A: We met at the theatre! and challenged each other from the start to just get out there, and try and do it ourselves. Which lead to our first play Biscuit & Coffee. We learned a lot about each other through that process Ė mainly that neither of us ever give up! and that we both push/support each other in the right ways. I guess itís like any relationship, you both have your strengths and weaknesses. I guess ours just seem to complement each other.

R: I gather that Phil is mainly the writer and technician and Alex is mainly the producer and publicist... how much do your roles morph into each other and how do you manage this?

A: As a general rule we do try and stick to our particular roles but thereís always crossover... Iím always asking Philís advice on things and to proof read press releases etc and he's very good at designing posters and the artwork for the shows so he does a lot of that side of things. But you do have to try and stick to your own jobs otherwise it becomes a bit of a nightmare.

R: True! Flaxworks is one of the few New Zealand theatre companies set up to tour extensively... can you talk about how you set up your tours?

P: Seriously, it wasnít the master plan, itís just something we did and continue to do because we love it. When we started Alex just grabbed a map and started ringing towns. Wherever people were polite or helpful thatís where we went. We made a few spectacular blunders along the way but the people we meet are all enthusiastic and we count a lot of them as good friends nowadays.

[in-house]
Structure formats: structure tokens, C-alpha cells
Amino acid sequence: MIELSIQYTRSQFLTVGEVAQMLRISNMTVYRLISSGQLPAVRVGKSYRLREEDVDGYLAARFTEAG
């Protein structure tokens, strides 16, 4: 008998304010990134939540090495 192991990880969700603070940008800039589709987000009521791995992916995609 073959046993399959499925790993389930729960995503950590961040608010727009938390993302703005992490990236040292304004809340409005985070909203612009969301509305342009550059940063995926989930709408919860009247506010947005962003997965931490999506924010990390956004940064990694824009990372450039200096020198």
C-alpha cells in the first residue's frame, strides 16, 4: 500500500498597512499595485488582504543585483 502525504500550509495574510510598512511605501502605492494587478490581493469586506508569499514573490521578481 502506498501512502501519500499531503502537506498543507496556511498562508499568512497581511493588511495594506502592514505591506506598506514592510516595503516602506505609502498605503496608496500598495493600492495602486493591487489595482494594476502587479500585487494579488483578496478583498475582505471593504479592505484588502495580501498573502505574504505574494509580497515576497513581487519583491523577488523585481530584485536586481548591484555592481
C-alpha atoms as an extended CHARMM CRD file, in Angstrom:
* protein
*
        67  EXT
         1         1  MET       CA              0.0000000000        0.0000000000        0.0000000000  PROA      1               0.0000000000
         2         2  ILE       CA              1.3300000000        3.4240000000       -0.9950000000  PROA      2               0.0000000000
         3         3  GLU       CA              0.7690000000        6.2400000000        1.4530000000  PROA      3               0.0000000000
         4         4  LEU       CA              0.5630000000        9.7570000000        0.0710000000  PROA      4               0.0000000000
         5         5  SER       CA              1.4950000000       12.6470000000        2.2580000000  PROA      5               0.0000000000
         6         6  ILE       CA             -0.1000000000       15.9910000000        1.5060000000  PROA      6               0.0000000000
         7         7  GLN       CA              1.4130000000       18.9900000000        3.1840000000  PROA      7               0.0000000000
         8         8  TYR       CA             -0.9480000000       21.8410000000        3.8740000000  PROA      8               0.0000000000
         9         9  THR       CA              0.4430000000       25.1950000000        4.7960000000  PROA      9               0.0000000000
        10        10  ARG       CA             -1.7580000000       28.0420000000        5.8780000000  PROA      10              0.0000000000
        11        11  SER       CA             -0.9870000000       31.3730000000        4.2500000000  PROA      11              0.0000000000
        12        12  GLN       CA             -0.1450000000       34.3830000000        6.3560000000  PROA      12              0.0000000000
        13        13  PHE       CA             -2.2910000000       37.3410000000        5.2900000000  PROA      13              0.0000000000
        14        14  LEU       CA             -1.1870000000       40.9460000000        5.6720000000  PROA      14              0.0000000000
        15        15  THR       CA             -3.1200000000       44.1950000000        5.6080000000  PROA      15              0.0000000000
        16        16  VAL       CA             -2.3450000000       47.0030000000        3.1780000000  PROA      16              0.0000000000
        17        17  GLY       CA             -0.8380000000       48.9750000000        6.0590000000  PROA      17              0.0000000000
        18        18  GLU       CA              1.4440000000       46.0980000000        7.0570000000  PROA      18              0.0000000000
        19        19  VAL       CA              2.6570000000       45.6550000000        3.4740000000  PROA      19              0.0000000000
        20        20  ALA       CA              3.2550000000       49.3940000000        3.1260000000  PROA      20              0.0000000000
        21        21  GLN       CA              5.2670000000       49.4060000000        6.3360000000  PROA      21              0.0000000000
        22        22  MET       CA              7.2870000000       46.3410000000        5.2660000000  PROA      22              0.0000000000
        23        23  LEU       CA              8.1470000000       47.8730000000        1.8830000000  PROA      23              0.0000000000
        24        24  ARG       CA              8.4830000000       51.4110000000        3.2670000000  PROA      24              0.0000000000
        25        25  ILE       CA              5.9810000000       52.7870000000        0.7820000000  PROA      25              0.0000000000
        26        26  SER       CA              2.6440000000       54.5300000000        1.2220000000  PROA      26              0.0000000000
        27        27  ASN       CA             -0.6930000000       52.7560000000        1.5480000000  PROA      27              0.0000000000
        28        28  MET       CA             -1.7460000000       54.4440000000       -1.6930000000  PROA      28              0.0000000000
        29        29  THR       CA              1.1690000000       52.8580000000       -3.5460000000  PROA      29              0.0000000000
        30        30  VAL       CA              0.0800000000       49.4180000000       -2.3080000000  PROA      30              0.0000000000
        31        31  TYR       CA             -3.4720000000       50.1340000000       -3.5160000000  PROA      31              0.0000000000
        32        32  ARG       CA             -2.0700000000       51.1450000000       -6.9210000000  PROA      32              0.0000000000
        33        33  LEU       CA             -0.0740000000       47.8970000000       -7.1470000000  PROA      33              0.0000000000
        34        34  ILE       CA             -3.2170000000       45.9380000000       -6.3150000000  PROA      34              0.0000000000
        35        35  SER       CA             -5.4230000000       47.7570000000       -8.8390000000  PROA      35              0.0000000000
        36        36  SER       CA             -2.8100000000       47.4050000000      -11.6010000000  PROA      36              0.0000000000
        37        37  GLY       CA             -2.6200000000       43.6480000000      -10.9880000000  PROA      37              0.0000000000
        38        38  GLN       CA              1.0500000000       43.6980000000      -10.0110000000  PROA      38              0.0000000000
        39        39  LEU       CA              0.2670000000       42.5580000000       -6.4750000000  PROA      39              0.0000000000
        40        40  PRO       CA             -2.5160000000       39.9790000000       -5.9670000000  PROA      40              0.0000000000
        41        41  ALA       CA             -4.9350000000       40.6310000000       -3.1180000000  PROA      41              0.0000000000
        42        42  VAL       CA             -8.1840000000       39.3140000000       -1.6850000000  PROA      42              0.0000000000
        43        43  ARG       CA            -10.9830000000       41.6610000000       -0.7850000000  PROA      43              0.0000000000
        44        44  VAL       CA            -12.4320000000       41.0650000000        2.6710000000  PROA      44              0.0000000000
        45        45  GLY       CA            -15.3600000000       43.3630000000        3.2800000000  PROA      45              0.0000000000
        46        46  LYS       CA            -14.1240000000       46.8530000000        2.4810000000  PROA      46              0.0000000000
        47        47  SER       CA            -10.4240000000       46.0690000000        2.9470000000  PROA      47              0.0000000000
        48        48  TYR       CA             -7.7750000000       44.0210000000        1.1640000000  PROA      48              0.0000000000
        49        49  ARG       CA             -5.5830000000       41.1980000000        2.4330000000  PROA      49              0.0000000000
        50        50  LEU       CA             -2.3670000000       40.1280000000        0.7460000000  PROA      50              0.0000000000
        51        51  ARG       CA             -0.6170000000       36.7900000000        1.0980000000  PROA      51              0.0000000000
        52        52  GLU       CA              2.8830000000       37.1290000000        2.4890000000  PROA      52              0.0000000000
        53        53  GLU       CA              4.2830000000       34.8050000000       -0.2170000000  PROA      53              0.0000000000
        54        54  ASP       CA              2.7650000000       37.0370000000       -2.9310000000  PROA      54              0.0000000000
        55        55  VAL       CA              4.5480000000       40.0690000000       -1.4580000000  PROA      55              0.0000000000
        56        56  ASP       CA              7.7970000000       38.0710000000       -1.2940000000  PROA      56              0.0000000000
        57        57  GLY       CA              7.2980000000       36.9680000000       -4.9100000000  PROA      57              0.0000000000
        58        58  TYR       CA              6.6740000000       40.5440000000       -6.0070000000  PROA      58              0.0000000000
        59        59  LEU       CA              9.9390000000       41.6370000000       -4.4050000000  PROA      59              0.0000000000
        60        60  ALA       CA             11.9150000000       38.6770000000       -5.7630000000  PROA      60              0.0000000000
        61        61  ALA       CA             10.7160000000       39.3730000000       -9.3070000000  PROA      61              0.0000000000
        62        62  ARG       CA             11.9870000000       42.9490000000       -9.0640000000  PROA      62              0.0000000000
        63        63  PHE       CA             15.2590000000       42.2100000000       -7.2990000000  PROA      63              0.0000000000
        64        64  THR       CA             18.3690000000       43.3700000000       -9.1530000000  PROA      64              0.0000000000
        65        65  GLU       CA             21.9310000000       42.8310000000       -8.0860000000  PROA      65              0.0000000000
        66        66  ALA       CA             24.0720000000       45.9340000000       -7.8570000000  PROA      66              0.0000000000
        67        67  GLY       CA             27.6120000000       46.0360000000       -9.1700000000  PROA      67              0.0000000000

R: Where have you been? Both North and South Islands?

A: It would take too long to write them all! The only major places we havenít been are Gisborne and Christchurch and Invercargill but basically we have been everywhere else. From Oruru in the Far North to Gore. Over 50 different places throughout the country.

R: Wow. And Oz as well... Melbourne festival, did you go to any small towns there?

A: No we just went straight for the big smoke! We were there for the comedy festival this time, with Murder by Chocolate but we would love to tour Australia.

R: Has your work changed much over your three plays so far?

P: Each play gets more ambitious in content and scope. We are trying to learn and move forward simultaneously and each play offers up a whole new set of challenges as the size and scale of projects expand.

R: Phil Ė did you write plays before you met Alex and how has your writing changed since you started collaborating with her?

P: I had one play under my belt when I met Alex, an odd little two hander called Mud. I donít know that Alex has changed how I write so much as given me confidence to write more.

R: Do you see Flaxworks expanding in the future?

A: Definitely. Our long term plan is to go to more places, both here and overseas, to work with more people and to produce some spectacular theatre!

R: Any advice for people trying to set up a touring company? Any lessons learnt from your own experiences?

P: First piece of advice Ė donít do it for the money.

Second Ė donít give up when it looks bloody hopeless. It will get better.

Third Ė do not under any circumstances try to perform in Balclutha on the same night the Crusaders play the Highlanders in the semis especially if itís snowing and door sales only.

R: Any last words?

P: Oh yes, thousands of them...